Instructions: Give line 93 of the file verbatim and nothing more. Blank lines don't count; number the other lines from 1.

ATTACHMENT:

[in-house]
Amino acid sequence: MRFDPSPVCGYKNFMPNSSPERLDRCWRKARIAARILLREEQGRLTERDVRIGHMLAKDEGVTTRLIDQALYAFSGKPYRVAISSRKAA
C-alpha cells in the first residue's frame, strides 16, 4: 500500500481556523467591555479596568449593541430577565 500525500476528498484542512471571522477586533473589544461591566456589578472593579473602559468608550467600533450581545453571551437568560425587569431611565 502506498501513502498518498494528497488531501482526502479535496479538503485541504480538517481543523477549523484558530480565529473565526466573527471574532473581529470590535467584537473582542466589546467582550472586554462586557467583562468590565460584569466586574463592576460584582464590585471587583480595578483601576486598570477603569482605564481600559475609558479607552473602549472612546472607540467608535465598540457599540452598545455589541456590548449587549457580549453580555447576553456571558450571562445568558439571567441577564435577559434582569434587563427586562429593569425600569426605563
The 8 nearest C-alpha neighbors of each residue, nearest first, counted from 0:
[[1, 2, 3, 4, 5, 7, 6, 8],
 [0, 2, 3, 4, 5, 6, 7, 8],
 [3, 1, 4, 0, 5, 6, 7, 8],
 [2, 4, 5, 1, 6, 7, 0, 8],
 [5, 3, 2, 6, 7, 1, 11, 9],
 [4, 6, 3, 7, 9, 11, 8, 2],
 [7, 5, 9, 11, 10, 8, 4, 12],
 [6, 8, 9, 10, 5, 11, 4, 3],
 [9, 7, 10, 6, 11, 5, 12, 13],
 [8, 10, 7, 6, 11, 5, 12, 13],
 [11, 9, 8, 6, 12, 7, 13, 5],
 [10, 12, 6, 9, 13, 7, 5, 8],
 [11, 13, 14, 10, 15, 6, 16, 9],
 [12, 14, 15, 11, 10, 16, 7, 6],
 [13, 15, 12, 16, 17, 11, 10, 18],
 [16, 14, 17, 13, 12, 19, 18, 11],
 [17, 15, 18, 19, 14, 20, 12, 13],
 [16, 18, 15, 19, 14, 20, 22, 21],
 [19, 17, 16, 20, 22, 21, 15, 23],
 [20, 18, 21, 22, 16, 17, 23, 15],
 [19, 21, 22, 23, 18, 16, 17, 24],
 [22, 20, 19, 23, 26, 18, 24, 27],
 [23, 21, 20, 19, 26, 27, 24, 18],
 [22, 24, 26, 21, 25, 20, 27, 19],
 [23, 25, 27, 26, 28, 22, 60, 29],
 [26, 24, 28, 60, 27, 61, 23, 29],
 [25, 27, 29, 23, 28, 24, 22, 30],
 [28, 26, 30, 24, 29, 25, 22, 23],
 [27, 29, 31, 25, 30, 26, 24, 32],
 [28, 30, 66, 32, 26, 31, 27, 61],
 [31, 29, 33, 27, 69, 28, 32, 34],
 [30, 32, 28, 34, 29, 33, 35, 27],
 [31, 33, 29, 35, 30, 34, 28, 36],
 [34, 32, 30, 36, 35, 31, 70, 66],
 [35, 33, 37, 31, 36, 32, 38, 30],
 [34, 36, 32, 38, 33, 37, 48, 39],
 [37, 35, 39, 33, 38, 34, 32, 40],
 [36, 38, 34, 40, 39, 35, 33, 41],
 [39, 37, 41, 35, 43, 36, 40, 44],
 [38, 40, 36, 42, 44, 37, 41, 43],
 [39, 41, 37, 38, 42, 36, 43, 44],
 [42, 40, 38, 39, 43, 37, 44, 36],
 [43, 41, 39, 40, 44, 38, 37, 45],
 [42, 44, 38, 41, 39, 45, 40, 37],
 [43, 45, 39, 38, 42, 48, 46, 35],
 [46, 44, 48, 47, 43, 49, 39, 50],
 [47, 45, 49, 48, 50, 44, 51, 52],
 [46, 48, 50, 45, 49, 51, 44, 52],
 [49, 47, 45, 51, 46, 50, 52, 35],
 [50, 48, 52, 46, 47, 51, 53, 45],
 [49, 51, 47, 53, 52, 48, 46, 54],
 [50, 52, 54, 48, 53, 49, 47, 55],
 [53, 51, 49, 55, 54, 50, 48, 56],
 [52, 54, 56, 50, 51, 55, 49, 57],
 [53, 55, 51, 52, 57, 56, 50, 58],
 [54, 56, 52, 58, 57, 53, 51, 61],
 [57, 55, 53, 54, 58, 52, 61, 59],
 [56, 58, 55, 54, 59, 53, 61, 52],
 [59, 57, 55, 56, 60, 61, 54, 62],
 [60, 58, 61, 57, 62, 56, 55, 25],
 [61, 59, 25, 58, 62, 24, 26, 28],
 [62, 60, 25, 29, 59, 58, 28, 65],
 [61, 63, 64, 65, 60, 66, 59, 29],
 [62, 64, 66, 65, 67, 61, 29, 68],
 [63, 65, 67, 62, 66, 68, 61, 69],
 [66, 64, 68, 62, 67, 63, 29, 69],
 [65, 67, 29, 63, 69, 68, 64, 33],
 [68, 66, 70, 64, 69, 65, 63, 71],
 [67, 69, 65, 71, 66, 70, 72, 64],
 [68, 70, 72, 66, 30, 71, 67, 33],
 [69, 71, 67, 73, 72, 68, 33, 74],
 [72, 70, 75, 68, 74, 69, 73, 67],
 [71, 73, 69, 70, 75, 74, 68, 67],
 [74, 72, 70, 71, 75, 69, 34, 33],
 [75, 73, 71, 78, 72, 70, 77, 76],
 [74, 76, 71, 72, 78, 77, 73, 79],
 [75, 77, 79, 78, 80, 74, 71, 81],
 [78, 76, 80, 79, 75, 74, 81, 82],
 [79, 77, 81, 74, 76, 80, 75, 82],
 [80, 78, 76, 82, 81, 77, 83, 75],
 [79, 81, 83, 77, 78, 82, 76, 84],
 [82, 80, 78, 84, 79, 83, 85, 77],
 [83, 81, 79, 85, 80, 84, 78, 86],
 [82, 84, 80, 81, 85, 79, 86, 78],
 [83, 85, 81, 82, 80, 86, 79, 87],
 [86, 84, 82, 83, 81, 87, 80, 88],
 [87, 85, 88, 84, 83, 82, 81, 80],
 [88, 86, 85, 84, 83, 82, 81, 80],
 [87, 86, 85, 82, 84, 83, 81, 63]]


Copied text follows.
 [87, 86, 85, 82, 84, 83, 81, 63]]